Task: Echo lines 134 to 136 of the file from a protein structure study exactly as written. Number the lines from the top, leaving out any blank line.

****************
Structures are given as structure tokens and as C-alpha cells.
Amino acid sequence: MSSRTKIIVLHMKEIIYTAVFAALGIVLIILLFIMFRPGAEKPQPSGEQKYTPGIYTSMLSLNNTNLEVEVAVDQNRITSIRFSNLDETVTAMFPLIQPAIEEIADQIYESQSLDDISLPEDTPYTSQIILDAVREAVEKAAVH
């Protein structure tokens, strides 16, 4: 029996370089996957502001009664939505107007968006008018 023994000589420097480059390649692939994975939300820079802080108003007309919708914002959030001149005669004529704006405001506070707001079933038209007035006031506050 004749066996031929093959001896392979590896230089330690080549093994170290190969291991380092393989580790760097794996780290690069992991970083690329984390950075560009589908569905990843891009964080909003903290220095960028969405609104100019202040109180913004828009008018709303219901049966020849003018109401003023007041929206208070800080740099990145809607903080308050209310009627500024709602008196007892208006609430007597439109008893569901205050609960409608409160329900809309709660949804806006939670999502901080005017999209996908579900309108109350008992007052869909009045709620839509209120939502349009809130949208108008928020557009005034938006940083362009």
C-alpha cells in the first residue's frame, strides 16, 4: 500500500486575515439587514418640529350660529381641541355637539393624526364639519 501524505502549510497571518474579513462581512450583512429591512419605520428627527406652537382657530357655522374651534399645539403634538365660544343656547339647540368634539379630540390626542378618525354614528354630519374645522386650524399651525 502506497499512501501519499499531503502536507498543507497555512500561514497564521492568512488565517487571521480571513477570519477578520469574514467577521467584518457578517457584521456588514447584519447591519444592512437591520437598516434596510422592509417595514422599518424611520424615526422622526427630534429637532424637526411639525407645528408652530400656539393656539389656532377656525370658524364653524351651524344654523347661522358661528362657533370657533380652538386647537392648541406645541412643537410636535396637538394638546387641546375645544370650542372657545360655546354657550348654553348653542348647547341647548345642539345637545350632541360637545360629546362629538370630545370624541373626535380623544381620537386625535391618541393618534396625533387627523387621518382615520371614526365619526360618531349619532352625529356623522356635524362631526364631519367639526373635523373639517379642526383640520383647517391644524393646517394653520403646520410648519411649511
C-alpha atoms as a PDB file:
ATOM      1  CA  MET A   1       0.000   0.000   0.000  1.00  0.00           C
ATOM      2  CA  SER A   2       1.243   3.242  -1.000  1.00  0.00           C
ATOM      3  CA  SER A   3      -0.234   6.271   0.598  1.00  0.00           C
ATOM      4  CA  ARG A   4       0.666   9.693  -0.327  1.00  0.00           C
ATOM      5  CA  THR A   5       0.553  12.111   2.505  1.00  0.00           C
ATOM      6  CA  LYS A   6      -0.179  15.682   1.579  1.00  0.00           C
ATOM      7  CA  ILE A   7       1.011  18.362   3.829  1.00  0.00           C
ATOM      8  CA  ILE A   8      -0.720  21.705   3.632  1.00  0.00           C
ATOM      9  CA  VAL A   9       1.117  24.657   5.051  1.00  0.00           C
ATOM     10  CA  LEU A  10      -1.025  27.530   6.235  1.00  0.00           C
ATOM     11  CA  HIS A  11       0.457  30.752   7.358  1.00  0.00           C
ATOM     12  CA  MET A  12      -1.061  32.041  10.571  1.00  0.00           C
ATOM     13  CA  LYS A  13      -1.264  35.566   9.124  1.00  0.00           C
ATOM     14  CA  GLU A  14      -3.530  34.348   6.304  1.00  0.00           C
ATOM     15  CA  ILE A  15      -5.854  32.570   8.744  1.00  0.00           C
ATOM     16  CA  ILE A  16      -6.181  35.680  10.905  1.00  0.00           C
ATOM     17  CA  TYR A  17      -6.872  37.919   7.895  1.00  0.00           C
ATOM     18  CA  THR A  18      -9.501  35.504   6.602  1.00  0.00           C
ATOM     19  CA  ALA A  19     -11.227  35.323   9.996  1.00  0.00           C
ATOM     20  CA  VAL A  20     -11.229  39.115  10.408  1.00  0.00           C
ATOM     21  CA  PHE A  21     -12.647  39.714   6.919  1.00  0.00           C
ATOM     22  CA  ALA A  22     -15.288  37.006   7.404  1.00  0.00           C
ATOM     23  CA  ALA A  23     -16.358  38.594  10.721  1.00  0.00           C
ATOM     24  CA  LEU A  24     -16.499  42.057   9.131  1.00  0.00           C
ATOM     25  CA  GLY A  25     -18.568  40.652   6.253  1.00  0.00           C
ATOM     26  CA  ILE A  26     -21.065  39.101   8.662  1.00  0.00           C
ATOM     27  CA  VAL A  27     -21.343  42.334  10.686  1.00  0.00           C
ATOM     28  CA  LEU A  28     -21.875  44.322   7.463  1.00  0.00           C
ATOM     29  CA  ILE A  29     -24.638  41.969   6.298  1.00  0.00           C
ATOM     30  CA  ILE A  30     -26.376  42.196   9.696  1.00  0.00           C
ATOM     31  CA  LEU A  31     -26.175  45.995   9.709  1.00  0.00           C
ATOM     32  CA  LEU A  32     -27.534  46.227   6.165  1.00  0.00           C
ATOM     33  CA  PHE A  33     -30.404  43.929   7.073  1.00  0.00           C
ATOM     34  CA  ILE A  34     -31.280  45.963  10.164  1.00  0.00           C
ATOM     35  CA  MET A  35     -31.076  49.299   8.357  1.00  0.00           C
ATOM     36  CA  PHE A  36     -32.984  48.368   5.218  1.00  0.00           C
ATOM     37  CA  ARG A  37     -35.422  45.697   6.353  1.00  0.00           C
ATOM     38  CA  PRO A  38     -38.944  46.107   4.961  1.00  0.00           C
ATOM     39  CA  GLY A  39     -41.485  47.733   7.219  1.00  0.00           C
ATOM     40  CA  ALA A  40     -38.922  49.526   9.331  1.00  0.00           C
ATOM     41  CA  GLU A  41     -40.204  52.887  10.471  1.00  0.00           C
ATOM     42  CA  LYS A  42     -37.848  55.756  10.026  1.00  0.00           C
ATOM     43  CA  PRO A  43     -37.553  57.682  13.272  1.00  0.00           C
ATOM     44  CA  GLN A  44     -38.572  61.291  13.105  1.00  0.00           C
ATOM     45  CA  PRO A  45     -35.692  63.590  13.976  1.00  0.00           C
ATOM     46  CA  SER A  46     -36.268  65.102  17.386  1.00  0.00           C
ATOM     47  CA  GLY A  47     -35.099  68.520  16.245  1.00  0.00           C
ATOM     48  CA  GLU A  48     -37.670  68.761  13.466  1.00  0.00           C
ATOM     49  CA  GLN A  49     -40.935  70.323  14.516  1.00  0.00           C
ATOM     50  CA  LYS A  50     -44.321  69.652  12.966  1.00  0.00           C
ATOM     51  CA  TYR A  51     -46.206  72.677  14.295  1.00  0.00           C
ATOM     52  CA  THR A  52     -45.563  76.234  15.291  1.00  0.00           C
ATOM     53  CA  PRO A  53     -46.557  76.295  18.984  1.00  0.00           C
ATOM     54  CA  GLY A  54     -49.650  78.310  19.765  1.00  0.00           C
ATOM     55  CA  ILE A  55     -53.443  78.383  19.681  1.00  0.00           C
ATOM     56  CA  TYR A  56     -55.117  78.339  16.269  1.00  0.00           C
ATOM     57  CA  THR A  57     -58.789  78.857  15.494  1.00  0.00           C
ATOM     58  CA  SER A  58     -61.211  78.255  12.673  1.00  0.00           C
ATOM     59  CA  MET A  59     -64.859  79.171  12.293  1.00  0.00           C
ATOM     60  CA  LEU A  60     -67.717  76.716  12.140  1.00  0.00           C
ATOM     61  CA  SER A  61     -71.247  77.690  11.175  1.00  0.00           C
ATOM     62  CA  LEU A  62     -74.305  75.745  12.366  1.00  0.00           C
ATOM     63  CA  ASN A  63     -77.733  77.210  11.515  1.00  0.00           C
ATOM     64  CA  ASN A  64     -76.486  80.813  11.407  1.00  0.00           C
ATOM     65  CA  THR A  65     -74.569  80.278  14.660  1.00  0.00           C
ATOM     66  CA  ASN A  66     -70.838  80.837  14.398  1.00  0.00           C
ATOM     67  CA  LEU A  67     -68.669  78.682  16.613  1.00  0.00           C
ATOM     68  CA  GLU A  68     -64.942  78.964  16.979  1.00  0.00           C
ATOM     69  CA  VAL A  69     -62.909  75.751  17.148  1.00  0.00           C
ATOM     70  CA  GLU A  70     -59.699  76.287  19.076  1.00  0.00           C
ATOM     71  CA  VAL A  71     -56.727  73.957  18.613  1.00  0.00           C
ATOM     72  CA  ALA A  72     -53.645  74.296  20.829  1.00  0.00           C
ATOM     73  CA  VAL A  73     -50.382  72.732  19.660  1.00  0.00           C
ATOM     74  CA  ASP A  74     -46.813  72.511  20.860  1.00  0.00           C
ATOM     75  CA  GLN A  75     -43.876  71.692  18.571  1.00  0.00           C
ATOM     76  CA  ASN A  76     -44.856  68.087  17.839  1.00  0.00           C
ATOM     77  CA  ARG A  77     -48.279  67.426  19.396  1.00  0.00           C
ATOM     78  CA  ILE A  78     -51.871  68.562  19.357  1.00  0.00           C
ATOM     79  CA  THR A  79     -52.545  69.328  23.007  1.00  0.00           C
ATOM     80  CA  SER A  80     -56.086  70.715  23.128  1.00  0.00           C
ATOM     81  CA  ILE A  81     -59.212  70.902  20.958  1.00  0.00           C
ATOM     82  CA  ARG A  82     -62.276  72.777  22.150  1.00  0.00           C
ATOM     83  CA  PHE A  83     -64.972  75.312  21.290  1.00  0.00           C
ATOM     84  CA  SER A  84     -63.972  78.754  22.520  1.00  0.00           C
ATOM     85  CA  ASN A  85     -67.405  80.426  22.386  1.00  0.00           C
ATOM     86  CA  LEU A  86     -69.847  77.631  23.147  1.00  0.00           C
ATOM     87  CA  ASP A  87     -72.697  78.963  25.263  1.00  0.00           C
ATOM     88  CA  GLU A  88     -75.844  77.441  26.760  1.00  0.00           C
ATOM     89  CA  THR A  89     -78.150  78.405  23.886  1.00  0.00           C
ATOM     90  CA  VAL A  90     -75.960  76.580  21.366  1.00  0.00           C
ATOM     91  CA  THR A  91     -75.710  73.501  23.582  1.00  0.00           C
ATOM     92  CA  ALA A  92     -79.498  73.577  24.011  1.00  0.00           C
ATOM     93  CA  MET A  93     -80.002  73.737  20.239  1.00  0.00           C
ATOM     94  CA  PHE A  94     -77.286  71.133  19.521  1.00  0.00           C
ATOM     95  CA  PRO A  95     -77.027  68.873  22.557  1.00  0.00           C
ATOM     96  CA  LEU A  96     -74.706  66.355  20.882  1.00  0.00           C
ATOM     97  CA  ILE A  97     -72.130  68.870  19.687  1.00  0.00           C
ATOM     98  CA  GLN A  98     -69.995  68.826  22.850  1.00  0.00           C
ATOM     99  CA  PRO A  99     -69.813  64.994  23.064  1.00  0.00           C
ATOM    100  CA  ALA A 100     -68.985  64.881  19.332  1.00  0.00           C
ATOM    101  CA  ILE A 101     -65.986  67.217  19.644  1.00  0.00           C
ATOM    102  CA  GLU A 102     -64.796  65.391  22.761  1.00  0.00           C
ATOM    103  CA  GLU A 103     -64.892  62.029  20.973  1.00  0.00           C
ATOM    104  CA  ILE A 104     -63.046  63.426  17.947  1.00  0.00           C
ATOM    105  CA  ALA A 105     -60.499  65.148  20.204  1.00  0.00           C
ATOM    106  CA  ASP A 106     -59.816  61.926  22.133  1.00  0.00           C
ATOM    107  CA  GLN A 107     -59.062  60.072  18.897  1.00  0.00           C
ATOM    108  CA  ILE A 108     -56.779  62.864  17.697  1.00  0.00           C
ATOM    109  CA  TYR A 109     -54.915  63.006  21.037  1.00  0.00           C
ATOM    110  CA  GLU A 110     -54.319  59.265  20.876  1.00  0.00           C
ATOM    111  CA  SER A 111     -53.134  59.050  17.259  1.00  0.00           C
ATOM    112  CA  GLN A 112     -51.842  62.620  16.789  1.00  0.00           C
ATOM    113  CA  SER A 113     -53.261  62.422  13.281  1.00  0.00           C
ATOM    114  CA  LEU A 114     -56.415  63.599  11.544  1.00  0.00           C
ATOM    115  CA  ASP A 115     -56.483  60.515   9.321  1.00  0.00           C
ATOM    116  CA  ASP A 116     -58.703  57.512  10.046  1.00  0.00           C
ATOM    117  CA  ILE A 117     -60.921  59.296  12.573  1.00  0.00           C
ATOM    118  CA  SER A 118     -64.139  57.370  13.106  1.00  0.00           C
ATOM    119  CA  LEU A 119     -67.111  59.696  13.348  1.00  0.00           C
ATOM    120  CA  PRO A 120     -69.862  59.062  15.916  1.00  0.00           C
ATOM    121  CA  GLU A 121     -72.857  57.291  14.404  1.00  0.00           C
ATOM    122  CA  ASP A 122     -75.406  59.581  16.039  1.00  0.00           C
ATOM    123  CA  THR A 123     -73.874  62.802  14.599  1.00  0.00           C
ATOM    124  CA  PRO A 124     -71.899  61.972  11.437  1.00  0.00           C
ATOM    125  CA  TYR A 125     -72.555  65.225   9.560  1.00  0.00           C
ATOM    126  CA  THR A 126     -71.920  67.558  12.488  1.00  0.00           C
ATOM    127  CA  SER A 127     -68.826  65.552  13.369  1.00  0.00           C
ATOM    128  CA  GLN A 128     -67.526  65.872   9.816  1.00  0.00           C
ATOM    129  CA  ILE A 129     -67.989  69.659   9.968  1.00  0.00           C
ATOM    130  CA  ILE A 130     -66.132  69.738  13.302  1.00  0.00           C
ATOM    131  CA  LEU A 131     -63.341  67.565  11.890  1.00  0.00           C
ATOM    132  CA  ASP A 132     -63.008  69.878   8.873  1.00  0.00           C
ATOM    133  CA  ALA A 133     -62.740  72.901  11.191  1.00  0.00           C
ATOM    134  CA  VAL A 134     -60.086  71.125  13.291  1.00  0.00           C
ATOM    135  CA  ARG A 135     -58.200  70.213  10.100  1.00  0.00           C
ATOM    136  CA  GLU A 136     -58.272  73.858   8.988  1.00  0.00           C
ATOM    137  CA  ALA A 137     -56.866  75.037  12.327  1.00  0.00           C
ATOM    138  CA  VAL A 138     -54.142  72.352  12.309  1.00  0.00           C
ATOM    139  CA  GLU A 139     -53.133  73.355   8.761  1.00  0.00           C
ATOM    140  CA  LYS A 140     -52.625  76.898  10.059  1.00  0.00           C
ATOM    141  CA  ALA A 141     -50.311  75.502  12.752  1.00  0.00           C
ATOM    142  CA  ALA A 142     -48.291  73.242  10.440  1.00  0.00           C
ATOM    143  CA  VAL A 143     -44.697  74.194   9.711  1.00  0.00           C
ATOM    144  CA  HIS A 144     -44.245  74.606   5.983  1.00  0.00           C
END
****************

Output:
ATOM    129  CA  ILE A 129     -67.989  69.659   9.968  1.00  0.00           C
ATOM    130  CA  ILE A 130     -66.132  69.738  13.302  1.00  0.00           C
ATOM    131  CA  LEU A 131     -63.341  67.565  11.890  1.00  0.00           C